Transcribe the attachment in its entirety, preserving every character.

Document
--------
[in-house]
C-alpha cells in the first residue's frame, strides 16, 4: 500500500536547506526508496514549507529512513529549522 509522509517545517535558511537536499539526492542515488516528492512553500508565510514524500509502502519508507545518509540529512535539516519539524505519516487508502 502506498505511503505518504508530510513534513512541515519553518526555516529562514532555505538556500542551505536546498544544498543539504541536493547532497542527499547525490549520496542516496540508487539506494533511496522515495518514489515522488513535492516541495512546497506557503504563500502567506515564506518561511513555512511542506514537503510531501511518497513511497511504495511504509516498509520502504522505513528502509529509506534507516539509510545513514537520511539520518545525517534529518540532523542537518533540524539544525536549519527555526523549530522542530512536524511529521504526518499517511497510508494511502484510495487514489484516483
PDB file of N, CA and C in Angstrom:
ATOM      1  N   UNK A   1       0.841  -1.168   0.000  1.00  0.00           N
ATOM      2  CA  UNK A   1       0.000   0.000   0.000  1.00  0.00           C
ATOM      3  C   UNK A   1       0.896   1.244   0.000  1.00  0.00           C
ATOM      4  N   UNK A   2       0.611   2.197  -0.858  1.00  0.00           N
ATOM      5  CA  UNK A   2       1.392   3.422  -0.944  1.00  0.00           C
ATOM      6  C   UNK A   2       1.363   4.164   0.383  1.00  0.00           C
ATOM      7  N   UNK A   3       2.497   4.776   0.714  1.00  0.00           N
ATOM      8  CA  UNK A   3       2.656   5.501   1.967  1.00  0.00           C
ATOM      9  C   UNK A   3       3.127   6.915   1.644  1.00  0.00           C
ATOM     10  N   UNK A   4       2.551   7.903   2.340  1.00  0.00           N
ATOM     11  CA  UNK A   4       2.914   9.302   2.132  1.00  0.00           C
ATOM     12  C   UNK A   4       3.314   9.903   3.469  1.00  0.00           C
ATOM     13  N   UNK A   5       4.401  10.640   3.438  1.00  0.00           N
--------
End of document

[in-house]
C-alpha cells in the first residue's frame, strides 16, 4: 500500500536547506526508496514549507529512513529549522 509522509517545517535558511537536499539526492542515488516528492512553500508565510514524500509502502519508507545518509540529512535539516519539524505519516487508502 502506498505511503505518504508530510513534513512541515519553518526555516529562514532555505538556500542551505536546498544544498543539504541536493547532497542527499547525490549520496542516496540508487539506494533511496522515495518514489515522488513535492516541495512546497506557503504563500502567506515564506518561511513555512511542506514537503510531501511518497513511497511504495511504509516498509520502504522505513528502509529509506534507516539509510545513514537520511539520518545525517534529518540532523542537518533540524539544525536549519527555526523549530522542530512536524511529521504526518499517511497510508494511502484510495487514489484516483
PDB file of N, CA and C in Angstrom:
ATOM      1  N   UNK A   1       0.841  -1.168   0.000  1.00  0.00           N
ATOM      2  CA  UNK A   1       0.000   0.000   0.000  1.00  0.00           C
ATOM      3  C   UNK A   1       0.896   1.244   0.000  1.00  0.00           C
ATOM      4  N   UNK A   2       0.611   2.197  -0.858  1.00  0.00           N
ATOM      5  CA  UNK A   2       1.392   3.422  -0.944  1.00  0.00           C
ATOM      6  C   UNK A   2       1.363   4.164   0.383  1.00  0.00           C
ATOM      7  N   UNK A   3       2.497   4.776   0.714  1.00  0.00           N
ATOM      8  CA  UNK A   3       2.656   5.501   1.967  1.00  0.00           C
ATOM      9  C   UNK A   3       3.127   6.915   1.644  1.00  0.00           C
ATOM     10  N   UNK A   4       2.551   7.903   2.340  1.00  0.00           N
ATOM     11  CA  UNK A   4       2.914   9.302   2.132  1.00  0.00           C
ATOM     12  C   UNK A   4       3.314   9.903   3.469  1.00  0.00           C
ATOM     13  N   UNK A   5       4.401  10.640   3.438  1.00  0.00           N